To paraphrase Orson Welles, a writer needs a pen, an artist needs a brush, and a filmmaker needs an army. This is not an overstatement: your average big budget Hollywood feature most likely boasts a crew of at least five hundred people. In the current age of effects-driven tentpole spectacles, it’s not uncommon for crew numbers to climb into the thousands – Iron Man 3, for example, credited a staggering total of 3,310 people. That’s an army.
Small teams are not armies. If you’re going to be shooting your next project on a smaller scale, you may have to make some tough choices as to which crew positions you can get away with not hiring (or which crew members you can have wearing multiple hats). The nature of the material you’re shooting can help with this to an extent: no stunts? No need for a stunt coordinator. Shooting on location? No need for carpenters. No horses? No animal wrangler – you get the idea.
There are, however, a handful of key roles that every team should make an effort to fill. In this post, we’ll break down these crucial roles and explain why it would be in your best interest to have them with you when you go to camera.
On a full-scale crew, you will find multiple ADs: a 1st AD, 2nd AD, a second 2nd AD, and a 3rd (Trainee) AD. Each one forms a link in the chain of command from the director down to the individual departments.
Taken as a whole, the purpose of the AD team is to hash out the shooting schedule, create and distribute call sheets, relay orders from the director, and keep everyone informed and on time. They’re masters of communication and addressing problems before they boil over. Having at least one AD on your team will guarantee a smoother shoot.
Director of Photography
This one is kind of a given, but the importance of a quality DP cannot be understated. It’s their job to capture your cinematic vision on camera. A qualified DP will be able to tell you exactly what kind of equipment you’ll need to achieve your desired look, and design the appropriate lighting plans. They’ll also figure out the best way to frame your scenes, position actors, and move the camera – most of all, they’ll make it look good. It’s not unheard of for DPs to serve double duty as their own Camera Operator, which can be a boon for smaller crews. This is one position you do not want to skimp out on.
1st Assistant Camera
Even if your DP is operating their own camera, they can’t do it all themselves. This is where the 1st A.C. comes in. They make sure that the camera is working properly, that the lenses are clean, and that all necessary equipment is ready to go. The most important aspect of the Camera Assistant’s job is pulling focus – meaning they work with your Camera Operator / DP to ensure that the subject of a shot remains in focus throughout a take. This is accomplished by setting marks that reflect where actors or objects will be in relation to the camera, determining the distance, and then adjusting the focus on the lens to maintain a sharp image. This is an very technical and highly skilled job, and is indispensable to achieving a true cinematic look.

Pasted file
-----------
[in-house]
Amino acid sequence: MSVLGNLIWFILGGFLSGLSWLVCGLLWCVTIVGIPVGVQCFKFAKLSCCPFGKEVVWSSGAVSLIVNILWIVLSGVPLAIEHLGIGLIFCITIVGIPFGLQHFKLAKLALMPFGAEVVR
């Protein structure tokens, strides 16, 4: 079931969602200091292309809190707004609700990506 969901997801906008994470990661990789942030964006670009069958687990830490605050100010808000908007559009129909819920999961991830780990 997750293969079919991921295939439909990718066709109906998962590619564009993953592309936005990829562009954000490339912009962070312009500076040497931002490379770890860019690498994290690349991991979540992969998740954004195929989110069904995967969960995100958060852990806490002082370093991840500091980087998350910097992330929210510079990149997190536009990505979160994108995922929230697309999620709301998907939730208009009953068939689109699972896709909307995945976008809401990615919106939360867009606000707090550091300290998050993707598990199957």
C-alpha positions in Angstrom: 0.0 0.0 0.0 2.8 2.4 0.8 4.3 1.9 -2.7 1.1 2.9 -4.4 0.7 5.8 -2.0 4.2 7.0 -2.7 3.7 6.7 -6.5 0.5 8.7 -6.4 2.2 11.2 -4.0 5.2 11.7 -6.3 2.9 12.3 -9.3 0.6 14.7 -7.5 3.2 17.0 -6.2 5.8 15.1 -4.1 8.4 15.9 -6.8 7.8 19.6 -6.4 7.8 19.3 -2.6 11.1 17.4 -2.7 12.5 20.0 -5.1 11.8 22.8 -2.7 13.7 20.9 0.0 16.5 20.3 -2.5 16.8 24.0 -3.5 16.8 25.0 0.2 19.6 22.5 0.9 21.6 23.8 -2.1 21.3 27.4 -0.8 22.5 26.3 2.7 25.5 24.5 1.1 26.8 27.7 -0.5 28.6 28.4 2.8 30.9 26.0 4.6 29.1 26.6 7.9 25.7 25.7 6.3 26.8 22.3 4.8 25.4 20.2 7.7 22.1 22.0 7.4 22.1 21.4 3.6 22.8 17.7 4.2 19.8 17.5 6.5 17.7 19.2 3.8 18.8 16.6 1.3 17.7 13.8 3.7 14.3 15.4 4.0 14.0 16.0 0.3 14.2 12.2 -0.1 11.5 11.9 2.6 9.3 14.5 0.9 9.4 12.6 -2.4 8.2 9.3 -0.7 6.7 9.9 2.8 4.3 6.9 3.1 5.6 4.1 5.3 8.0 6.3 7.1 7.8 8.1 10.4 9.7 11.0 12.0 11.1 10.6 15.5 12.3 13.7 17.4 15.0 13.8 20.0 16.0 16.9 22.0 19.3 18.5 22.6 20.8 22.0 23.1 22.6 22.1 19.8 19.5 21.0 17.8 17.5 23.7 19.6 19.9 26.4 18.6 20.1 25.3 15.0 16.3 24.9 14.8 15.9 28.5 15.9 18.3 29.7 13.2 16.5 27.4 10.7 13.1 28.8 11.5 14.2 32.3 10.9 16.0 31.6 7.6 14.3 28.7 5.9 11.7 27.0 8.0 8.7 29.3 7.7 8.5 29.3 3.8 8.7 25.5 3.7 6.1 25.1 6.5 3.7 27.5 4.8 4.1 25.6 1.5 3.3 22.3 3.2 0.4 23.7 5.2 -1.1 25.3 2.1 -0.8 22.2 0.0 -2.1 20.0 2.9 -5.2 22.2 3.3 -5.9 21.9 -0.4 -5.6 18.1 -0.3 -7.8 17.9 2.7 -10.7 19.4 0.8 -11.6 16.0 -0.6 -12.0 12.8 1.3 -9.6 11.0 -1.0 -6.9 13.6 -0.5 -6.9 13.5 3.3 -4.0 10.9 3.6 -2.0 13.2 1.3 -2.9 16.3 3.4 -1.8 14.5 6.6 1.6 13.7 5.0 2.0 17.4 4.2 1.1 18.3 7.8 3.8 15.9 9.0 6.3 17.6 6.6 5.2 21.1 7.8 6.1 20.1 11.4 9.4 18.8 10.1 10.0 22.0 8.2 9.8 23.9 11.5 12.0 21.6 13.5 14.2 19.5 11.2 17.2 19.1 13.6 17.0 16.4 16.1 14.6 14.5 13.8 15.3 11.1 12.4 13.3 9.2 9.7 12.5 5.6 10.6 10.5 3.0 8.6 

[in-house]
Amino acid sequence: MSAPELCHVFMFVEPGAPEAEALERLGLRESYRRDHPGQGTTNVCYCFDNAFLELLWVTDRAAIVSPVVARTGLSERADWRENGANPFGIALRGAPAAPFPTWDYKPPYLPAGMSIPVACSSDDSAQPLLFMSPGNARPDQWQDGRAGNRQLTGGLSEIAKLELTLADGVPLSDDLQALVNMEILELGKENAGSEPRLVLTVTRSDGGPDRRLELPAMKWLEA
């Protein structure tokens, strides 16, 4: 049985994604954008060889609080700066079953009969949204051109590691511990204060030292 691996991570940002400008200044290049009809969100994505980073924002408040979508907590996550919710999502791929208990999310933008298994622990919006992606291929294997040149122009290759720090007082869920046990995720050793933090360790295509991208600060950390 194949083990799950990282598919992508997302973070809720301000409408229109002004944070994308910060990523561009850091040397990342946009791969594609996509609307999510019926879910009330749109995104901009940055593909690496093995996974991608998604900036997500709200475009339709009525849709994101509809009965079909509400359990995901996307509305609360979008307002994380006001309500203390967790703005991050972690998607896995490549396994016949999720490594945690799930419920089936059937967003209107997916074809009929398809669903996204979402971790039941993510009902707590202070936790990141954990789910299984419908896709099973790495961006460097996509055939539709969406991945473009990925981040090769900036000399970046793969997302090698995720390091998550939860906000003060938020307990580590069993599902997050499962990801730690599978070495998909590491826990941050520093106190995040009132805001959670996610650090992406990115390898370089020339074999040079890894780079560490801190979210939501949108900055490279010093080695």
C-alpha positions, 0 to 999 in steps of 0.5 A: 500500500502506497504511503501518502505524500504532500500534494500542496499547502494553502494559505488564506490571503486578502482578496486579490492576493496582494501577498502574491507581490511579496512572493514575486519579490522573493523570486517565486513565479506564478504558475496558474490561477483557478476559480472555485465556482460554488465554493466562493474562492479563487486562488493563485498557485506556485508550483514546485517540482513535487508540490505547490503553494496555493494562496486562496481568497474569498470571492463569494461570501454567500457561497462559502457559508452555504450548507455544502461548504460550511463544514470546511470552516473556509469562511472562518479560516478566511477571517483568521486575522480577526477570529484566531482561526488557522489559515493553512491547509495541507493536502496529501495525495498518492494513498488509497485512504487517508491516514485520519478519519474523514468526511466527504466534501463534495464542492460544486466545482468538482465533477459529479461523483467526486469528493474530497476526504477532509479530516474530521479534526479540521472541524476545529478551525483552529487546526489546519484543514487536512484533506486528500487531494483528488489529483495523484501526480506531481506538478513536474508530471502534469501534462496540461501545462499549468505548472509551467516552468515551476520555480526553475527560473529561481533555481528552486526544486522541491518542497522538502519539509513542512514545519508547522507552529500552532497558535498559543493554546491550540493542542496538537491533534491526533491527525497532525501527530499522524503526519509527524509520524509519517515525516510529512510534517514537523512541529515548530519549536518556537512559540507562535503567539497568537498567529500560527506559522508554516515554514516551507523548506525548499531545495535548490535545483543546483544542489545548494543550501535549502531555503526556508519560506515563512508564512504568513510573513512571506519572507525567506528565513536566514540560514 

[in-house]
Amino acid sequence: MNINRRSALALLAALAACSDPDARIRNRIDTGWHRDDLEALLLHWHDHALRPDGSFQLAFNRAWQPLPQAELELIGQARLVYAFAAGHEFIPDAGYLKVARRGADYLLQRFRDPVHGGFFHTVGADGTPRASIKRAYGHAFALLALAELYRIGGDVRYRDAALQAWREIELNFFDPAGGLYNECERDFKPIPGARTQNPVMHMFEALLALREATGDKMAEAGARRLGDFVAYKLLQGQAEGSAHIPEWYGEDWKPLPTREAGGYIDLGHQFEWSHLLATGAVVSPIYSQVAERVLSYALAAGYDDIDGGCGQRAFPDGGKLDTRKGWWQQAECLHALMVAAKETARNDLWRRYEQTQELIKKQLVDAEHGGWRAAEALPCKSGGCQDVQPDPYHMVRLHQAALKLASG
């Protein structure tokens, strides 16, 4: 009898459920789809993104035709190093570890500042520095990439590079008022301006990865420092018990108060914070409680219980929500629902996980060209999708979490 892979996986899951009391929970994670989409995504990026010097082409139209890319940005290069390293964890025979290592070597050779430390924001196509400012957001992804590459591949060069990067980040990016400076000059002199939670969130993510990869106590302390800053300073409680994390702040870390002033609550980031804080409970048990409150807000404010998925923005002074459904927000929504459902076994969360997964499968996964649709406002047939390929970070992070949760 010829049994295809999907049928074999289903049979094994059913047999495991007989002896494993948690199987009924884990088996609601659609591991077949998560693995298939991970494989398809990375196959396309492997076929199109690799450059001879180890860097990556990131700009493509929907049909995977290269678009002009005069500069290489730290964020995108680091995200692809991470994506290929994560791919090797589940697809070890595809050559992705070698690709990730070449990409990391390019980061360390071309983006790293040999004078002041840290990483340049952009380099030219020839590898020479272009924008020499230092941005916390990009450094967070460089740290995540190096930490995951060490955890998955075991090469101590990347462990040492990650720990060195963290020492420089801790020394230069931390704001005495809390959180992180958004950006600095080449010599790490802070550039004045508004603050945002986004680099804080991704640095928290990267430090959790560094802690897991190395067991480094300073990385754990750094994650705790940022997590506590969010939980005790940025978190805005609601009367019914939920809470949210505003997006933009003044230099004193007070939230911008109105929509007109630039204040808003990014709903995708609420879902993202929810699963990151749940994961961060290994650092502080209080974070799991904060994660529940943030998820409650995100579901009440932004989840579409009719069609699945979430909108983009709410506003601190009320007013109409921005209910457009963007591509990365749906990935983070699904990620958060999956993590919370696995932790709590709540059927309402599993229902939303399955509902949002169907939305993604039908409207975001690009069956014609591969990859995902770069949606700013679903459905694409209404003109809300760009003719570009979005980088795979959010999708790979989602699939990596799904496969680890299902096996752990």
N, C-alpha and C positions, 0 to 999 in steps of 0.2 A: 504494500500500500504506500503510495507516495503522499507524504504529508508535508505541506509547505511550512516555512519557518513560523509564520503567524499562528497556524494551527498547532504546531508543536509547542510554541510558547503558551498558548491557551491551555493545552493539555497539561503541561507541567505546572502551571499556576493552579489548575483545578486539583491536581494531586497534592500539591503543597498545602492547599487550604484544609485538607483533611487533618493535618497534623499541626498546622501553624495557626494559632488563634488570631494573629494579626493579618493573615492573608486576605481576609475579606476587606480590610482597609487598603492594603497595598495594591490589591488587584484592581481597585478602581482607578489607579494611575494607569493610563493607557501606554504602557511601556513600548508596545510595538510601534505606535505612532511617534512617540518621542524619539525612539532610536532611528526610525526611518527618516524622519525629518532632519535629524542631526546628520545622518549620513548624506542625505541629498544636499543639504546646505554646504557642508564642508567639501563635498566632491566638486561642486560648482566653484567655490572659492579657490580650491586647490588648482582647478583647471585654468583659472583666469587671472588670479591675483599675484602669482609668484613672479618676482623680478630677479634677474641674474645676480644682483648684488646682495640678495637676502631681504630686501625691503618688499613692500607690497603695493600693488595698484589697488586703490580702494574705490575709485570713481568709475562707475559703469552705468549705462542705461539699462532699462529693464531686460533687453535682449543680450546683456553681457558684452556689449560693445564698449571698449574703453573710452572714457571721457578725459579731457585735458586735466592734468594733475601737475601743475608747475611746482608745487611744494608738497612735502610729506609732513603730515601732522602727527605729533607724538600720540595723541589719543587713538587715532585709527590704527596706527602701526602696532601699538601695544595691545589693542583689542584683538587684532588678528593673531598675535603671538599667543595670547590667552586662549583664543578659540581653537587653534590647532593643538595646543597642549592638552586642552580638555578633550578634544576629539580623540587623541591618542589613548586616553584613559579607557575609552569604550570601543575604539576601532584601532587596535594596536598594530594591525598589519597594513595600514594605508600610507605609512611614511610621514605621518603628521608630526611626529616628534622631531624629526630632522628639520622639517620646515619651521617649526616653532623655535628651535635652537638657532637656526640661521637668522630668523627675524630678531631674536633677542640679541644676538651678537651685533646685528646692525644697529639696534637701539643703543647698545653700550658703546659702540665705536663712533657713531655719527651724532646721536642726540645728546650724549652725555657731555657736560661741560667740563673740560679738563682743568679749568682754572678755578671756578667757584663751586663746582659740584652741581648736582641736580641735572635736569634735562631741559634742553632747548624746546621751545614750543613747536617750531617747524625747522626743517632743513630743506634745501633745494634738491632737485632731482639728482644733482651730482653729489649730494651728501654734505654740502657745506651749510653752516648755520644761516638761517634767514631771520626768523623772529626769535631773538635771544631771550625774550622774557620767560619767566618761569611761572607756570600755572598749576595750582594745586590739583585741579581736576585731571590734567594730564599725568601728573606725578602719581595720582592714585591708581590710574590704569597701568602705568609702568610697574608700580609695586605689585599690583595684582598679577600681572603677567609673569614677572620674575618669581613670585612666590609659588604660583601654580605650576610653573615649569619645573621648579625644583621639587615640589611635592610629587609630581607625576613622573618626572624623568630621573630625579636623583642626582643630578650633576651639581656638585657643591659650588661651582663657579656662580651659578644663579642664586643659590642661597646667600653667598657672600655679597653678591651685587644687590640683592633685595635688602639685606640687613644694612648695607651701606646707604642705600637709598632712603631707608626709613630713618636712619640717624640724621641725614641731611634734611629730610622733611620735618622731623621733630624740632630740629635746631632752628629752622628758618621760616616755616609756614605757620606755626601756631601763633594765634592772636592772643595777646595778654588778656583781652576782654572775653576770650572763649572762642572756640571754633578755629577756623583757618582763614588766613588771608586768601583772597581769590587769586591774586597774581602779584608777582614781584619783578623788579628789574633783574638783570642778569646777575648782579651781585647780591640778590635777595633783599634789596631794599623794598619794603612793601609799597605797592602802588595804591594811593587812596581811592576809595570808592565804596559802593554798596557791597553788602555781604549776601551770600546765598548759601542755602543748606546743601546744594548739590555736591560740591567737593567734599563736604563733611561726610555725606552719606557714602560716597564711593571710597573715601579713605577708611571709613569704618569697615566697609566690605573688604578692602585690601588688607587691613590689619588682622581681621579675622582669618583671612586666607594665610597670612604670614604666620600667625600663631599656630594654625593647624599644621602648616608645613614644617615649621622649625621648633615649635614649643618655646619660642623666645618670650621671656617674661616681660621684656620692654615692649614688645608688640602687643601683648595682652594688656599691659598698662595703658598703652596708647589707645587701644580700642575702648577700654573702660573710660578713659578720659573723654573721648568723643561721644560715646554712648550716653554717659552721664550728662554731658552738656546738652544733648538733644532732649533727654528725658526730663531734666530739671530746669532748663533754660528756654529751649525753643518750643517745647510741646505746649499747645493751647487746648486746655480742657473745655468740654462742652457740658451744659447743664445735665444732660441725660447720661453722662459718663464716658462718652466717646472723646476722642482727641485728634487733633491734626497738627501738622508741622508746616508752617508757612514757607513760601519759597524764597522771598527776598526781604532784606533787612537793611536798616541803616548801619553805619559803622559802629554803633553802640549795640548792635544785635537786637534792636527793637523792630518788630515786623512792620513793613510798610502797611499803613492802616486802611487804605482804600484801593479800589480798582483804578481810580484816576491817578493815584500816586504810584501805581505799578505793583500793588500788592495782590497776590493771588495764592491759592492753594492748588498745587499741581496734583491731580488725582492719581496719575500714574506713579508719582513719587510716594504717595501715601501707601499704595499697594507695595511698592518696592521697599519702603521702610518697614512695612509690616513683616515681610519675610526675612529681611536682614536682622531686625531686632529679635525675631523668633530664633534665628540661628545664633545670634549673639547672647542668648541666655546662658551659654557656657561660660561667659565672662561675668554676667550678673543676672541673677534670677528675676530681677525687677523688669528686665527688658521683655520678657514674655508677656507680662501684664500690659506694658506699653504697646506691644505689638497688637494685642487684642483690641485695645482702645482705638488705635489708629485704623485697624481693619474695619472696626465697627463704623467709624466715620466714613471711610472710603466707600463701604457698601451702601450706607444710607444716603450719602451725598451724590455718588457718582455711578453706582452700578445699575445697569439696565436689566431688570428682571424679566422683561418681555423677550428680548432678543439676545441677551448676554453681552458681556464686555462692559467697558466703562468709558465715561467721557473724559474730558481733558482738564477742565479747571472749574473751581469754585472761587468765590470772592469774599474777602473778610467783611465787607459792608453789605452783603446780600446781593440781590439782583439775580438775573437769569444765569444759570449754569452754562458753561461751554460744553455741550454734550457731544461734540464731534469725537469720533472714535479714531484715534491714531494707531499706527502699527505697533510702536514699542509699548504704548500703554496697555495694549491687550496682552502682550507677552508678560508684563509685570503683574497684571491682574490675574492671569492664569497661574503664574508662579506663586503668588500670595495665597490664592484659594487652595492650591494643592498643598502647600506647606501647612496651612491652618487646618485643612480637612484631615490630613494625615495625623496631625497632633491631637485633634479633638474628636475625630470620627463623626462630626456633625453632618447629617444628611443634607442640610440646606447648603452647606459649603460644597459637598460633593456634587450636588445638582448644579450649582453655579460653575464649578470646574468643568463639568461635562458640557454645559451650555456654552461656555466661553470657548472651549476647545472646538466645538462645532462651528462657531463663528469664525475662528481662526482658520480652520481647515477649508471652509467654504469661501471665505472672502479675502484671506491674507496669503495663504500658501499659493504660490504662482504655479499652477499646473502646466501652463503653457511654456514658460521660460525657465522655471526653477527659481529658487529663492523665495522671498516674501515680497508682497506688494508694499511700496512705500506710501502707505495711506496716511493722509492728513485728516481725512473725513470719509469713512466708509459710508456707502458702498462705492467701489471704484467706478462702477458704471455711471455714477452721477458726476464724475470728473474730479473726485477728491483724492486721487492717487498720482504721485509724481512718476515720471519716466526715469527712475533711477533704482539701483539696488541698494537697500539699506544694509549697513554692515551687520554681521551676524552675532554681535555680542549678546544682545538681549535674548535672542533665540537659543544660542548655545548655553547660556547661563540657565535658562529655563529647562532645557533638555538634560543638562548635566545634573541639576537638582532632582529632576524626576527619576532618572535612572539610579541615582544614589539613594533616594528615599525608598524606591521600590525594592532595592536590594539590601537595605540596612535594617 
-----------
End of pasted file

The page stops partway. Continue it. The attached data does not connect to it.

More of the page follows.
The gaffer is responsible for executing your DPs lighting plan. This means choosing the appropriate lights, flags, filters, and corresponding lighting apparatus, then positioning them to achieve the look that you and your DP are shooting for. On smaller crews, the gaffer will also be responsible for making sure that the lighting setups are properly (and safely) powered. A fun note on etymology: gaffing originally referred to manually moving overhead lights on studio lighting grids using a long, hooked pole called a gaff.
No grip, no guts. Grips are the film crew’s muscle. They load in gear and assemble, maintain, and move the heavy equipment that makes filmmaking possible: dollies, tripods, C-stands, sandbags, cranes – you name it. It’s physically demanding work, but a good grip is more than just a strong back. They keep your shoot sturdy and safe, and rig equipment setups that will help you achieve the shots you need.
As we’ve discussed in a previous article, bad sound can sink your project. Having someone on location with the equipment and experience to properly capture sound is absolutely crucial. Ideally, this person should know how to operate microphones, ride gain, run a mixer, and be attuned to their environment – they’ll be able to hear things that you can’t, and will work to make sure that unwanted noise doesn’t end up on the track.
Hair & Makeup
Shoots can be long and exhausting. If you’re working with actors, you need to make sure that their appearance is camera-ready and consistent, otherwise visual continuity can go out the window. Your Hair & Makeup technician will have specialized cosmetics and knowledge of techniques designed specifically for achieving a certain look on-camera. At the very least, having one around to make touchups before a take makes a huge difference in the final product.
A PAs job is to do the work that nobody else has the time (or desire) to do. They’re always on their feet, lending a hand when needed, or running errands. They’re a vital, if unsung fixture of any film crew. In the context of a small team, a PA can handle a variety of roles to make the shooting process more manageable: they can help with the load out, be a one-person locations department and clean up your shooting location after wrap, or take care of craft service. Best of all, you don’t need to pay them very much (sorry PAs).
If you manage to get these roles filled on your next project, it is guaranteed to pay off at the end of the day. You’ll find the shooting process smoother and less stressful, and if all goes to plan, you’ll come out of it with a professional looking product. Remember, your Celtx Studio’s Catalog, Budgeting, & Scheduling tools make managing your crew and production fast, efficient, and easily accessible.
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